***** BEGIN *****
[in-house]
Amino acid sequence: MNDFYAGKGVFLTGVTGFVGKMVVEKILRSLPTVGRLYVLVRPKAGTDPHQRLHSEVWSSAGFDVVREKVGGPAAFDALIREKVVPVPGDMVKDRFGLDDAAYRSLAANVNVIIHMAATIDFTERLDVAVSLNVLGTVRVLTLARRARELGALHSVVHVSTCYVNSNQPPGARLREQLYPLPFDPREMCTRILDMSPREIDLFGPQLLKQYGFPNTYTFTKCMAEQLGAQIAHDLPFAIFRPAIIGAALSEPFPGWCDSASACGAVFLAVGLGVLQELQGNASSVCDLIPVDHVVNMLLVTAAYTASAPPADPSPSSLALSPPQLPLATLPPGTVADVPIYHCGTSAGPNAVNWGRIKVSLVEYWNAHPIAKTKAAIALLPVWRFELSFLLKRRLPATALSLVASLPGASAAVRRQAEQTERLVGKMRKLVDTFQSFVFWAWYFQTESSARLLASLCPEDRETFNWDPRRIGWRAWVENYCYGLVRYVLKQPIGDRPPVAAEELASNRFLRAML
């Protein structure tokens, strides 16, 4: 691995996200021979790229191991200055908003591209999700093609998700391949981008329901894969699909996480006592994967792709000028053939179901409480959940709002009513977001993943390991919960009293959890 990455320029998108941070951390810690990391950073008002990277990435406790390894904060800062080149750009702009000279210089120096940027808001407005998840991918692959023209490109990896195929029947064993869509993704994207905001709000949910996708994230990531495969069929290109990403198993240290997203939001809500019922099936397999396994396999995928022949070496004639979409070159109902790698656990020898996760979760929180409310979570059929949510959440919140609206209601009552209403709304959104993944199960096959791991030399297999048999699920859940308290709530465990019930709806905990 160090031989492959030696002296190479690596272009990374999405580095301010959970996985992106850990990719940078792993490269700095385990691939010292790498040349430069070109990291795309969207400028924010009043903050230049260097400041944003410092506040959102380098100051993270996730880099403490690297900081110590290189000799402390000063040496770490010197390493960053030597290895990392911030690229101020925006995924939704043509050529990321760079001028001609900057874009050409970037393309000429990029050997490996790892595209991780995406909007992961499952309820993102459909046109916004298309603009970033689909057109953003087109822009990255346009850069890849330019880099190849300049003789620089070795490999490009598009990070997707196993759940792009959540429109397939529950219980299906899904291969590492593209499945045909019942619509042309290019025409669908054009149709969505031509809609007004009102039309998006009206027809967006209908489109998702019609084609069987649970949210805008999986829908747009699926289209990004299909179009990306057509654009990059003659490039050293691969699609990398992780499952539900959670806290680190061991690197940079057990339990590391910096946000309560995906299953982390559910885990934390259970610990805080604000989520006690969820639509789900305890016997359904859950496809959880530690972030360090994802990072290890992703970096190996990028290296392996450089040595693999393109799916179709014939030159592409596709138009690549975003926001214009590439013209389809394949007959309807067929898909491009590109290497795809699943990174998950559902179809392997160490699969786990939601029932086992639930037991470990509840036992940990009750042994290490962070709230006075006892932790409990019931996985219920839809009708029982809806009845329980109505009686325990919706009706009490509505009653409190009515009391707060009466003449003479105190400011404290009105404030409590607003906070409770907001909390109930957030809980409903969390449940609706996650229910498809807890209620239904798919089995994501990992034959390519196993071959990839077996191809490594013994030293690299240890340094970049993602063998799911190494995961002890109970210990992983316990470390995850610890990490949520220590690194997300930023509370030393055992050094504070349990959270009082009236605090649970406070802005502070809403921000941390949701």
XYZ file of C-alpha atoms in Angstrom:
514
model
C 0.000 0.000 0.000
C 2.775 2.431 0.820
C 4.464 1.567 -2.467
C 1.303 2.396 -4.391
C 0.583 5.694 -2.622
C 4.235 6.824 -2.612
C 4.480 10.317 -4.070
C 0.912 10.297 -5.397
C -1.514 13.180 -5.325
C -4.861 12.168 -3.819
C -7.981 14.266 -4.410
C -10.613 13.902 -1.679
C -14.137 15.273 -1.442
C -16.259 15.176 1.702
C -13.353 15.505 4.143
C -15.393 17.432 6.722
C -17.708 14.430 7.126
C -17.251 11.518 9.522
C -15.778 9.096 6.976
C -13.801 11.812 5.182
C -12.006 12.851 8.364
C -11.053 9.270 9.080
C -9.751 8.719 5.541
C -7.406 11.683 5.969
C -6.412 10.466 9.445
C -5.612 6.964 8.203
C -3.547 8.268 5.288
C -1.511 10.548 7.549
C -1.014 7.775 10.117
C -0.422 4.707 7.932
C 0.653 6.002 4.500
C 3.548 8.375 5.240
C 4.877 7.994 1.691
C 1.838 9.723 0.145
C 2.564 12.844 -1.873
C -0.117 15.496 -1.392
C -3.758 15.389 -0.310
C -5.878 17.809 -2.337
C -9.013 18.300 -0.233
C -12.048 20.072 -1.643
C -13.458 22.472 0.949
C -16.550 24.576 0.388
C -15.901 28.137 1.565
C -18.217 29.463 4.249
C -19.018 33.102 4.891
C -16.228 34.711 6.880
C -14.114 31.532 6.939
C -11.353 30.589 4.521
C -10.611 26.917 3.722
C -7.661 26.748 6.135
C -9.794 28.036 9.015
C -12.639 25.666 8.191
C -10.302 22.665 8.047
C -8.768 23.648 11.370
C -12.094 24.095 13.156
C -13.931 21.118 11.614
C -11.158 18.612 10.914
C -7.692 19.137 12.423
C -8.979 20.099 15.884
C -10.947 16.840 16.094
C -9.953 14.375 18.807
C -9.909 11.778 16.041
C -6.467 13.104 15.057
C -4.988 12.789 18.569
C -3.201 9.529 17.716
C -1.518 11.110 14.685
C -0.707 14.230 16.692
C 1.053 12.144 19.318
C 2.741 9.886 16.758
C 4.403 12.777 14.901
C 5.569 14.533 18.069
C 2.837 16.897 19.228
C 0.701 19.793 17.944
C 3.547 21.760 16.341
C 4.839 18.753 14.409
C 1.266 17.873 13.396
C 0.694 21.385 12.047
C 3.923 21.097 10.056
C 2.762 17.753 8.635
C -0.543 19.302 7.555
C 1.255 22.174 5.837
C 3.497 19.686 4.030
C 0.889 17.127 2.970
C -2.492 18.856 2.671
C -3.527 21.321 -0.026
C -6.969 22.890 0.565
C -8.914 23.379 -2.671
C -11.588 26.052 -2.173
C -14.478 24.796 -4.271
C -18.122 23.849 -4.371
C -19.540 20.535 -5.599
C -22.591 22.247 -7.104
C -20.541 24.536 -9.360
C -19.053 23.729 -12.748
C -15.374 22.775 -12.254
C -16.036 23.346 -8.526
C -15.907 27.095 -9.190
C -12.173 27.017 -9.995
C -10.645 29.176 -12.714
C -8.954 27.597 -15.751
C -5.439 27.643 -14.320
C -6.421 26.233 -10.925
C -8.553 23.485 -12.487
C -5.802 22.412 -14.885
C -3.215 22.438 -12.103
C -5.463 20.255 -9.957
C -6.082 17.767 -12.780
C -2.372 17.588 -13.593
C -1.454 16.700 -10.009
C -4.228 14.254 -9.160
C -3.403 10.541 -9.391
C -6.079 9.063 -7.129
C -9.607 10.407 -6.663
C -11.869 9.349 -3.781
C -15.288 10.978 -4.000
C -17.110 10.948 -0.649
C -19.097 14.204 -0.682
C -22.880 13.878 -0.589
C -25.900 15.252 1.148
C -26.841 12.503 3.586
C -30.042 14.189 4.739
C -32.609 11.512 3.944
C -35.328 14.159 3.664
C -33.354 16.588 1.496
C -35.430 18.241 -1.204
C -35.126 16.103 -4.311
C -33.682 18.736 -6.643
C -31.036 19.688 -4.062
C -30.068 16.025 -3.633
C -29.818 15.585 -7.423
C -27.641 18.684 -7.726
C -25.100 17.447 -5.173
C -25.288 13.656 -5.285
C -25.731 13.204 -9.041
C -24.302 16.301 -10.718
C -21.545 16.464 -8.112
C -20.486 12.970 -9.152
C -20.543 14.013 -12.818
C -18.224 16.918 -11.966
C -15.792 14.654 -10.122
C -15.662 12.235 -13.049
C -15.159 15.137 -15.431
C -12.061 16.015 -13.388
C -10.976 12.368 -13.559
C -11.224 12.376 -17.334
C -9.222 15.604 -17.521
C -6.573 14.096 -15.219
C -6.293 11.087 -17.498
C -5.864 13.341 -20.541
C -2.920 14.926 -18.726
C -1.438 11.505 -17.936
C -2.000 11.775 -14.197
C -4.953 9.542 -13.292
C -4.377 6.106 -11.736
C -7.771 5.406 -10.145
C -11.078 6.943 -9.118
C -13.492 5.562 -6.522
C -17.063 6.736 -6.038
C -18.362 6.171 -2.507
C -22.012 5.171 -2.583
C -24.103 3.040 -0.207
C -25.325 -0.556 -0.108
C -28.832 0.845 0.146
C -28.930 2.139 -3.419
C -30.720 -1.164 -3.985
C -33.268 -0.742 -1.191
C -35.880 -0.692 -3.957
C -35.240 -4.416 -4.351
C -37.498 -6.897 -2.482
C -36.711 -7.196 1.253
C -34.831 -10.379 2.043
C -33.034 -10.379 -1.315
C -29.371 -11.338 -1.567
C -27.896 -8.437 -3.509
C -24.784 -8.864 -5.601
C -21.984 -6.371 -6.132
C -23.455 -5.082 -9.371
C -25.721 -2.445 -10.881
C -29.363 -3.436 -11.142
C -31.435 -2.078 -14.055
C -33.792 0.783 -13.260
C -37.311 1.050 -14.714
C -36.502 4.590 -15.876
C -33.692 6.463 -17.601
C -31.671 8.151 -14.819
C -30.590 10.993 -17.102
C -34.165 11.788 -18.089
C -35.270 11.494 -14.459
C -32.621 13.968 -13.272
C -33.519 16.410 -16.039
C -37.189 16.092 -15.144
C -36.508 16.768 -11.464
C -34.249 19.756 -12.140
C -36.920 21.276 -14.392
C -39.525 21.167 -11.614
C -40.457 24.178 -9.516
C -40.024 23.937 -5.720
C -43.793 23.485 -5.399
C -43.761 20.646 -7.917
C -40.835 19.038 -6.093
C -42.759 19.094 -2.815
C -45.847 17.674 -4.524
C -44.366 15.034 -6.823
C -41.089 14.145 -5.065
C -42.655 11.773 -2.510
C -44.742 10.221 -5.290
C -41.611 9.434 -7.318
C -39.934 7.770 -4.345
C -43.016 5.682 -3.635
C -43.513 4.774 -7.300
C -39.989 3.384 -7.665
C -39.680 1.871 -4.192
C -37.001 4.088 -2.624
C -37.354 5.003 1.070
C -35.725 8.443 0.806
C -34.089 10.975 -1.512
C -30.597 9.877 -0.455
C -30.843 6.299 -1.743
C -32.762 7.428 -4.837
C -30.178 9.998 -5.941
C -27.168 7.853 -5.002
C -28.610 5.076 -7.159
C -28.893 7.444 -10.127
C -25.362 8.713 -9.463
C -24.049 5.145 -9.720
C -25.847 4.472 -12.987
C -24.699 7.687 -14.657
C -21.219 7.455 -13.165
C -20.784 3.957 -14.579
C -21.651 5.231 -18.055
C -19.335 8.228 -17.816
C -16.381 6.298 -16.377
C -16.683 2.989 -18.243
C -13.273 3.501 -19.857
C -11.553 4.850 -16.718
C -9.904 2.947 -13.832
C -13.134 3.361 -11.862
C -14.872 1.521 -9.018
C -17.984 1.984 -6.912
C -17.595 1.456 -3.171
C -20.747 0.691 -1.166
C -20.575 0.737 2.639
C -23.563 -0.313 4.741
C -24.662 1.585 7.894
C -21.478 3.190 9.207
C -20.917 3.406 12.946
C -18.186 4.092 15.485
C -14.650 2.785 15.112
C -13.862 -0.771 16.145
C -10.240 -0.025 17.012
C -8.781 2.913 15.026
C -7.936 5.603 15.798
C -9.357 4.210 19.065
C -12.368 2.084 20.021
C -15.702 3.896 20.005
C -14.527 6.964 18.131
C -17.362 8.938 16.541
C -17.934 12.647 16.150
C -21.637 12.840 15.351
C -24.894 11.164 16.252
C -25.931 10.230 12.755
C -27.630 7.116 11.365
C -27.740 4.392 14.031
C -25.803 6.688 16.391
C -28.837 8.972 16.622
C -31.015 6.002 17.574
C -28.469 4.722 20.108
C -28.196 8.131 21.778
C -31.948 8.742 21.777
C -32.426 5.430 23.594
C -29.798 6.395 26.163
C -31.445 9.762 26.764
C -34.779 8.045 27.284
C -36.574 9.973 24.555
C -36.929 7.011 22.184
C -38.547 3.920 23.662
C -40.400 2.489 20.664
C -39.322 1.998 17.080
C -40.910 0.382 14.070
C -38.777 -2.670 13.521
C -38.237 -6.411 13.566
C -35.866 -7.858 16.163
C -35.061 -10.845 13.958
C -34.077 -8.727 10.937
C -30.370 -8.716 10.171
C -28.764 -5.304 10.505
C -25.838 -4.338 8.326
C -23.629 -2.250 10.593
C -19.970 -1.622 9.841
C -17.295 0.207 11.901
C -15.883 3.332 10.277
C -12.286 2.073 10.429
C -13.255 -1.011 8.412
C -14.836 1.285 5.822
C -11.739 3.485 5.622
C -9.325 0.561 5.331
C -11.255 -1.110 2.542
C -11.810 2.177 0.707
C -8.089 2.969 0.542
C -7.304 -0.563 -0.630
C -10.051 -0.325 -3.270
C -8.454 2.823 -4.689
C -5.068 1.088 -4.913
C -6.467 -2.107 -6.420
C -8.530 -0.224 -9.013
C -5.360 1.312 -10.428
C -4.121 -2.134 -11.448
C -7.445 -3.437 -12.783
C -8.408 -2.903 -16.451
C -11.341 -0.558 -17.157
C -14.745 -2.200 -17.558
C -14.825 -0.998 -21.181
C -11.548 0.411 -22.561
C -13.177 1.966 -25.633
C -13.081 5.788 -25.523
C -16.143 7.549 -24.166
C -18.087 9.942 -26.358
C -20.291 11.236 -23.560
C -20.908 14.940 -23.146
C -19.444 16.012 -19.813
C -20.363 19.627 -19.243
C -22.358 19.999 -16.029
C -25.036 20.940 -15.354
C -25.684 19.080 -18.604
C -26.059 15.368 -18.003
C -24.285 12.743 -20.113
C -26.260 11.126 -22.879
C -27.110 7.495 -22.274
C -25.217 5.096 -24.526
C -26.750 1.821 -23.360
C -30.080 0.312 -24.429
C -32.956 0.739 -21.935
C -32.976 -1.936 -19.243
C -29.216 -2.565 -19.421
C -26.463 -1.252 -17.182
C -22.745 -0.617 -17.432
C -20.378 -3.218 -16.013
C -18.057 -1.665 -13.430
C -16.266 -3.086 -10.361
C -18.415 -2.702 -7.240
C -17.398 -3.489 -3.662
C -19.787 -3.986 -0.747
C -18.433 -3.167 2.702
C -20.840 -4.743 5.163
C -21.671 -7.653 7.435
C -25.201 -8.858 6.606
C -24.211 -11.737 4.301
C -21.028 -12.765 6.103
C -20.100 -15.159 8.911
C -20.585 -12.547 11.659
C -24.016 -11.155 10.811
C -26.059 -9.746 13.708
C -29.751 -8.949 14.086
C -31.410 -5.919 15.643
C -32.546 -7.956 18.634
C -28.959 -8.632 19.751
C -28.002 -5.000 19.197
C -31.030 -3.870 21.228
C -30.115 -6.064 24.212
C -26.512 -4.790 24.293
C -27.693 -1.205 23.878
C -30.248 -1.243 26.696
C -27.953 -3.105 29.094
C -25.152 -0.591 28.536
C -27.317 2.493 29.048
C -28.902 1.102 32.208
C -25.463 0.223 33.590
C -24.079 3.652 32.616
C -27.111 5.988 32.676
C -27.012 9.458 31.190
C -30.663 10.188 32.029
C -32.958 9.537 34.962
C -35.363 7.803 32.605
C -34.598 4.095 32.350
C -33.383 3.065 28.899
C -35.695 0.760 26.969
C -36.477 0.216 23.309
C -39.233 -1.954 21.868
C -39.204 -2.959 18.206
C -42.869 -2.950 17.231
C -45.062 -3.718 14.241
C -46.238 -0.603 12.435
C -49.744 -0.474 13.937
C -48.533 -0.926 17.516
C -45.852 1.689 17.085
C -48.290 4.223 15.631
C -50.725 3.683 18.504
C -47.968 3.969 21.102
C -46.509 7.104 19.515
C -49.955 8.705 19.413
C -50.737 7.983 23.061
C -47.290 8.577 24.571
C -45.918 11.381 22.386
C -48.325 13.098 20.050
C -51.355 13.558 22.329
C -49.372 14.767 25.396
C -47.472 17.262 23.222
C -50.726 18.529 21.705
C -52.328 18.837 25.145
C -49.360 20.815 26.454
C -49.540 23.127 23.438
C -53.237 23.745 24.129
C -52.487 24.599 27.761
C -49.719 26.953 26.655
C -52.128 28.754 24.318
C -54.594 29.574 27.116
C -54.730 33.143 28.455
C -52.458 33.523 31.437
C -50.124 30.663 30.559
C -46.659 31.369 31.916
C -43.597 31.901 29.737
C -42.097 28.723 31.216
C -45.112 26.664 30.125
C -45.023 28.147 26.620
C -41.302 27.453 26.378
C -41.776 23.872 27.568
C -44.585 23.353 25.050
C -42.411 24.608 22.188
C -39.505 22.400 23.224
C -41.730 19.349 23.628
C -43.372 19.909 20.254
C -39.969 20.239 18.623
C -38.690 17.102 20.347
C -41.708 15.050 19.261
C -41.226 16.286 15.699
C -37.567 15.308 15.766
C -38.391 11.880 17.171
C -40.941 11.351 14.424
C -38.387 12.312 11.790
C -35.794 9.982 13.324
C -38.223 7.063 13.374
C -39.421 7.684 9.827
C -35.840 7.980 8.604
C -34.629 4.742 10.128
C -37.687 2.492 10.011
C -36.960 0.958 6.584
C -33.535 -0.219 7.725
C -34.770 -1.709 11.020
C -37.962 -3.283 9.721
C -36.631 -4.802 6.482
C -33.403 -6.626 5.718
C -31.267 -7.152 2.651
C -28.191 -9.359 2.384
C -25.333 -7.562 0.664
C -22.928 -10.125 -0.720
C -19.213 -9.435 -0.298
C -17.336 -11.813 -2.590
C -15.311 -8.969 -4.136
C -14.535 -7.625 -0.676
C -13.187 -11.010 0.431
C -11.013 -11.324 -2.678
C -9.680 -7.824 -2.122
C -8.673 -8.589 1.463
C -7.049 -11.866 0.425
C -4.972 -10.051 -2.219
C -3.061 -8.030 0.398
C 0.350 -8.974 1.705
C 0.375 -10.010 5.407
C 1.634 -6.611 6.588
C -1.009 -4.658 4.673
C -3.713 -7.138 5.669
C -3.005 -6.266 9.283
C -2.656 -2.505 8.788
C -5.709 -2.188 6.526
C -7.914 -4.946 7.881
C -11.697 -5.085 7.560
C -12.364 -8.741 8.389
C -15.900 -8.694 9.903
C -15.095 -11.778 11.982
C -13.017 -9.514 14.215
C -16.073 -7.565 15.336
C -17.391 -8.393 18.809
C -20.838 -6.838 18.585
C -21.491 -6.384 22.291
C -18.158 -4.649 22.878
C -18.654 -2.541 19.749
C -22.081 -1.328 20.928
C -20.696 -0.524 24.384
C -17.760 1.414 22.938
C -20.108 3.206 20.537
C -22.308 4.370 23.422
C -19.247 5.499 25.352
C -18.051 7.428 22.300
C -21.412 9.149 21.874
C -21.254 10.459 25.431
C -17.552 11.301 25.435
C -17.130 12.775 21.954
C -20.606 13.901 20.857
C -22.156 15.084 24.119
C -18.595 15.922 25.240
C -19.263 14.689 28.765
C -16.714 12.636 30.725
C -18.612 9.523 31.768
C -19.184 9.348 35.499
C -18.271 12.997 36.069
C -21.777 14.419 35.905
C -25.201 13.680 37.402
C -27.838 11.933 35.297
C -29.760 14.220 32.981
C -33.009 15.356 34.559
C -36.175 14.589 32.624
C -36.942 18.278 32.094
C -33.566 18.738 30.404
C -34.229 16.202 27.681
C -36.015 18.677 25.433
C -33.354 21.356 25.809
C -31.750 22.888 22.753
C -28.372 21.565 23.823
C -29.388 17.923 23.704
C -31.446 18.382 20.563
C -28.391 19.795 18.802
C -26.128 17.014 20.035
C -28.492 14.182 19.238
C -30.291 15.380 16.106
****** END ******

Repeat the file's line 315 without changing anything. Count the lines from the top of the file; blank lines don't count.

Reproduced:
C -8.408 -2.903 -16.451